TTUHSC Student Appointed to Texas Higher Education Coordinating Board

Governor Greg Abbott recently appointed Texas Tech University Health Sciences Center (TTUHSC) student Christina Delgado, to serve as the student representative for the Texas Higher Education Coordinating Board (THECB). She will represent students from across the state.

Delgado, a TTUHSC Student Government Association senator, is pursuing a master’s degree in speech pathology from the TTUHSC School of Allied Health Sciences. She received a bachelor’s degree in interdisciplinary studies from North Greenville University and a master’s degree in biblical studies from the Dallas Theological Seminary.

“When I was serving as a student senator in SGA last year fall, Mike Russell, our vice president at the time, announced that applications were open for this and encouraged us to apply,” Delgado said. “I applied in December and then in June they called me for an interview. I didn’t think they would pick me, but I received a call later that the governor had chosen me for the position. I was very surprised and extremely humbled. Something I definitely was not expecting. But I am thrilled that I have this opportunity.”

Delgado, who is in her second-year at TTUHSC, was born and raised in San Antonio and when her family moved, attended high school in Florida. Later as an undergraduate she knew she wanted to find a way to bring together her two loves, her faith and empowering people to communicate.

“I knew working in the ministry would be a tough way to make a living, but the experiences I had serving people in so many places was inspiring,” Delgado said. “I wanted to find a way to do both, work in a health care profession and use it to serve the church.”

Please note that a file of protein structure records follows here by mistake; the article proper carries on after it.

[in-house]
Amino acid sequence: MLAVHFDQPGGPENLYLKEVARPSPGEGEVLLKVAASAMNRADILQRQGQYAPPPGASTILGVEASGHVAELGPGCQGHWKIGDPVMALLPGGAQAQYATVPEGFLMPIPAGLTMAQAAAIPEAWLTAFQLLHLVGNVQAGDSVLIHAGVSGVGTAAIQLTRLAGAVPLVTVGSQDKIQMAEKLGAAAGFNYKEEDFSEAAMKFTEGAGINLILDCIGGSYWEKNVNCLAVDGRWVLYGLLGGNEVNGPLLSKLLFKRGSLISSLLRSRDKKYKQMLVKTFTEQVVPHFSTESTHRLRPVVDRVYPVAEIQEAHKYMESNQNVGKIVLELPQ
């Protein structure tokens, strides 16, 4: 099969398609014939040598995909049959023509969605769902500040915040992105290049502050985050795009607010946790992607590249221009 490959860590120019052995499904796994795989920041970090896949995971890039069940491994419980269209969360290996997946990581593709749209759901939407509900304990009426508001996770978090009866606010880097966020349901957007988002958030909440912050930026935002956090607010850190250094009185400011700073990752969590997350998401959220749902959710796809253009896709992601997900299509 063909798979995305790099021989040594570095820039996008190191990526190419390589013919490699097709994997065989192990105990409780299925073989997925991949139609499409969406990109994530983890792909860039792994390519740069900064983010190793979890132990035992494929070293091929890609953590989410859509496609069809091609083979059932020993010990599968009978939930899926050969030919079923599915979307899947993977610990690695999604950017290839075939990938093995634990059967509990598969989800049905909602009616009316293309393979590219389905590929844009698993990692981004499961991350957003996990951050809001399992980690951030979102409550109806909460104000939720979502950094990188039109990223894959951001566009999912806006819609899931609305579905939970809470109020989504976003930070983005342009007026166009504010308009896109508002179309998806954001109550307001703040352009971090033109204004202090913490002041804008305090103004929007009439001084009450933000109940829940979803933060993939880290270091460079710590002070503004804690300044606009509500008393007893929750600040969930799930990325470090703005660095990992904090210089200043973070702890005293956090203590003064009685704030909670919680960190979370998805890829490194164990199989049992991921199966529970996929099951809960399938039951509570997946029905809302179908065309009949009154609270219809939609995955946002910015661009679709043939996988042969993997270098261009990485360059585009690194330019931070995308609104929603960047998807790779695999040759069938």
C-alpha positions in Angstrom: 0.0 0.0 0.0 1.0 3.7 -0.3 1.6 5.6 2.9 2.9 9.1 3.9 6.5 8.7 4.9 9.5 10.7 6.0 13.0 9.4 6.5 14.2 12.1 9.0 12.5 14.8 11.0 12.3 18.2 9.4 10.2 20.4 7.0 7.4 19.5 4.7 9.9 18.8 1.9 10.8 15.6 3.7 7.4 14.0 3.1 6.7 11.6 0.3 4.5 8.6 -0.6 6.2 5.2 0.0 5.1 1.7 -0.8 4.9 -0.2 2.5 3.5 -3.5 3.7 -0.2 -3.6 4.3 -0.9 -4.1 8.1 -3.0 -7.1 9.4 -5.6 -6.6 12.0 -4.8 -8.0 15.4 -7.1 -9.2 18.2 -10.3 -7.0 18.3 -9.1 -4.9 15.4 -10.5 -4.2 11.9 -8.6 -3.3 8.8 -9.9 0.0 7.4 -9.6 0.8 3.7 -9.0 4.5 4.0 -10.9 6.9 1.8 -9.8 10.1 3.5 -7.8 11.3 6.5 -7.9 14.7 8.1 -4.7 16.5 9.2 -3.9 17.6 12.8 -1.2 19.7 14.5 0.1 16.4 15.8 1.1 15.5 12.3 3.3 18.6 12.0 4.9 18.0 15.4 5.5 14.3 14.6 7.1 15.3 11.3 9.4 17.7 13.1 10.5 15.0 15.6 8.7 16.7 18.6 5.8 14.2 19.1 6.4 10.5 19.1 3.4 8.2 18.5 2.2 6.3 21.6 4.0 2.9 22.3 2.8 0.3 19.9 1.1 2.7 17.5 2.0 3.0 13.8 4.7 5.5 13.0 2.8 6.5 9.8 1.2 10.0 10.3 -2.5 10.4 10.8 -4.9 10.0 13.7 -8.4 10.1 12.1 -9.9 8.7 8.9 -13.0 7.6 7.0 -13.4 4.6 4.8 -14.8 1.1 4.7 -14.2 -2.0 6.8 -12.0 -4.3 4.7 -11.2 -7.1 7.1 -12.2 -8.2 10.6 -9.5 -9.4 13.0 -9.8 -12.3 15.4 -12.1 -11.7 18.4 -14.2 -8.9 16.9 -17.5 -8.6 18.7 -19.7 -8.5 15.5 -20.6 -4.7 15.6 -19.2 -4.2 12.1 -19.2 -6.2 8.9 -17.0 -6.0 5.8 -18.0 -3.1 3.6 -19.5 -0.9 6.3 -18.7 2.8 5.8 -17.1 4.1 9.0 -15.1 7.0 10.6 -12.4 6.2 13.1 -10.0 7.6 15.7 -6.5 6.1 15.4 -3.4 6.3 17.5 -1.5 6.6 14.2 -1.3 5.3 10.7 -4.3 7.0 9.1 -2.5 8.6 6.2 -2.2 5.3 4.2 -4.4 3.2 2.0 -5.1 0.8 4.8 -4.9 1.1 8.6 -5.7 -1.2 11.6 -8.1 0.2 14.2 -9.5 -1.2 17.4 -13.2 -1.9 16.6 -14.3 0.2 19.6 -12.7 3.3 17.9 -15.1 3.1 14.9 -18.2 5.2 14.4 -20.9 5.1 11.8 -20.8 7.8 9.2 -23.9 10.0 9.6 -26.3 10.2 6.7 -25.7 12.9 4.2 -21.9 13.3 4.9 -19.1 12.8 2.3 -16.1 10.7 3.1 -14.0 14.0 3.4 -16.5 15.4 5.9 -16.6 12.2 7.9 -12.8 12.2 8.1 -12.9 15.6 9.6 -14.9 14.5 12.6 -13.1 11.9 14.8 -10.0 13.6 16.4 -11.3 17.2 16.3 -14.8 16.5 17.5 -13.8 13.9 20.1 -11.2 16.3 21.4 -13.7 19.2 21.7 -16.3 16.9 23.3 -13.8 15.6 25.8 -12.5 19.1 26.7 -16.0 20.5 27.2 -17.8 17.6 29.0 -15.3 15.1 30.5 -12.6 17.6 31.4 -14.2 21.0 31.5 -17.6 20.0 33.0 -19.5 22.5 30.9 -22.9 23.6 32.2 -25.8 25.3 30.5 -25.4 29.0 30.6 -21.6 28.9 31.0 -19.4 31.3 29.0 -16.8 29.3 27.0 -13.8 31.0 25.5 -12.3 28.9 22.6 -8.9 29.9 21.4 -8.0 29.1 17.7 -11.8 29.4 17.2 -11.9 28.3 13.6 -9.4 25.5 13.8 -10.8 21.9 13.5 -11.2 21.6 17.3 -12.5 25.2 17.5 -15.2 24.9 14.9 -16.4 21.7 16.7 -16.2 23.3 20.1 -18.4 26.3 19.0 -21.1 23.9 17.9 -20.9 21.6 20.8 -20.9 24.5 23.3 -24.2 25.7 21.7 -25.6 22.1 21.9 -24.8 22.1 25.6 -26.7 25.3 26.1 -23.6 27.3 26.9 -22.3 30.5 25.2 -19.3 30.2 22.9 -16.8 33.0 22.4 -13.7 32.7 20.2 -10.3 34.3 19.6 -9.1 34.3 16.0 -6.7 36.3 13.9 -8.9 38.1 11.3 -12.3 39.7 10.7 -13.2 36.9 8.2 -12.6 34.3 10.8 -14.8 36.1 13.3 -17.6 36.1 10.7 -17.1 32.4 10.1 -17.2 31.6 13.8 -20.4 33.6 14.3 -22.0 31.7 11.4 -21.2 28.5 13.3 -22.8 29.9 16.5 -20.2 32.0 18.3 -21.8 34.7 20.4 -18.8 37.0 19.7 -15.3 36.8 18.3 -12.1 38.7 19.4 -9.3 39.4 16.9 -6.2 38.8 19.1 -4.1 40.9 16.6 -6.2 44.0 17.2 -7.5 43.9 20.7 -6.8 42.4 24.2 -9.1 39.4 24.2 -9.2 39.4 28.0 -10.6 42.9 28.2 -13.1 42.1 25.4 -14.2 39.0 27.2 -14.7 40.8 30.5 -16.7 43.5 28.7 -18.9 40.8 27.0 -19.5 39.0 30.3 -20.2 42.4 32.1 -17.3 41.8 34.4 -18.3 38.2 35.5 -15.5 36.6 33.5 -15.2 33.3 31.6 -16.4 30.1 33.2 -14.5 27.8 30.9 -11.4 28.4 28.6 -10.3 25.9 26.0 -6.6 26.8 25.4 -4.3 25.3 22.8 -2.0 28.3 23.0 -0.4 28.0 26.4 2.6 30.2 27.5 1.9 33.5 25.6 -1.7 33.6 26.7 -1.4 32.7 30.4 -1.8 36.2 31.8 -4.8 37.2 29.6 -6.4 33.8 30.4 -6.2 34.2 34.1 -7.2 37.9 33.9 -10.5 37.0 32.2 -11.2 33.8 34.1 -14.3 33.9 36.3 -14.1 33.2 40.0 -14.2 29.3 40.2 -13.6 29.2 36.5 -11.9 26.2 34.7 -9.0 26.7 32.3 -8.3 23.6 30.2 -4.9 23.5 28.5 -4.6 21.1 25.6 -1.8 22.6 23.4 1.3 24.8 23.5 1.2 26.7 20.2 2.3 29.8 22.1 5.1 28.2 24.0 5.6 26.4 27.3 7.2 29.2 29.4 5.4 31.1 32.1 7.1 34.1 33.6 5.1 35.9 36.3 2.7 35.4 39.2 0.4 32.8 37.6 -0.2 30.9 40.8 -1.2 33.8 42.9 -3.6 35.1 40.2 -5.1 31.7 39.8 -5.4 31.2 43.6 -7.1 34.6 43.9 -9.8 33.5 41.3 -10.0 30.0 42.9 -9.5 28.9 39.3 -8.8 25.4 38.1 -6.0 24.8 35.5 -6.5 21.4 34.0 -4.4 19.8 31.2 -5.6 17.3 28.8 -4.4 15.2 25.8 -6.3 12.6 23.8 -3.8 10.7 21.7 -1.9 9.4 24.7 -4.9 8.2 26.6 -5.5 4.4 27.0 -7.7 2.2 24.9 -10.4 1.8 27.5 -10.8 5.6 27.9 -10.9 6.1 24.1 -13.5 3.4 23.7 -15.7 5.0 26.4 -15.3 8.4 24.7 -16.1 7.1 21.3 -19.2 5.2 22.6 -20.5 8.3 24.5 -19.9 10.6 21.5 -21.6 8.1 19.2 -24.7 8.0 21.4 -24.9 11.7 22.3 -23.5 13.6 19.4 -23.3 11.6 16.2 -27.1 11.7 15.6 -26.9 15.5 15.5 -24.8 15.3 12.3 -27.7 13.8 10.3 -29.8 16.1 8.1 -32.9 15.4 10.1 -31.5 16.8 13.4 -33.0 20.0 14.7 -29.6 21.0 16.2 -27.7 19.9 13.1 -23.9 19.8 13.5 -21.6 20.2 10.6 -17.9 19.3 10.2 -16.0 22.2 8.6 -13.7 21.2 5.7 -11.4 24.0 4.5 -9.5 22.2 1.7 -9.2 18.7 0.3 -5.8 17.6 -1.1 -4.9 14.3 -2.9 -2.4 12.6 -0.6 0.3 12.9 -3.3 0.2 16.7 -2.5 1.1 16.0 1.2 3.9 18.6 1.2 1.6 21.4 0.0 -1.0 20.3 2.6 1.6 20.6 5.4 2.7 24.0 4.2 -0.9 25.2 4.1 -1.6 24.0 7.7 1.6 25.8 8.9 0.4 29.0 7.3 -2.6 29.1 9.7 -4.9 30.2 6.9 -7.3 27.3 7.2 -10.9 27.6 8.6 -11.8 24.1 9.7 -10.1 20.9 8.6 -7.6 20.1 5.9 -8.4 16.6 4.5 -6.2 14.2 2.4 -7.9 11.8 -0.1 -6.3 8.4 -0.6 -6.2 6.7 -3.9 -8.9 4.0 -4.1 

Delgado first completed her leveling classes at Abilene Christian University before deciding to attend TTUHSC to work on her master’s degree.

“At most schools, speech pathology programs are separate from other programs, almost like their own little islands,” Delgado said. “I loved that at TTUHSC the emphasis is on the importance of interprofessionalism, collaborating with other students outside of my field of study and preparing me to work with other health care professions once I start working. That really drew me here.”

Delgado’s desire to work with others from different backgrounds may also come from her experiences in numerous countries around the world. She has taught English in Russia and in China; completed relief work in Africa and Mexico and studied abroad in Central America.

“Those experiences definitely gave me a much boarder perspective about other people, countries and cultures,” Delgado said. “Multicultural environments make me sensitive to issues and where others may be coming from. In my field, I also may have children from other cultures, and I will be able to help identify with them.”

Delgado said she has dabbled in learning many languages like Chinese, SiSwati and Kuna. She had opportunities to travel to other countries like Swaziland, sleep in hammocks in Panama and live in a poor farming community in Nicaragua.

“Being from San Antonio, I had never seen snow,” Delgado said. “One of my favorite memories from Russia was seeing snow for the first time. I had a snow ball fight at the Gulf of Finland with the kids.”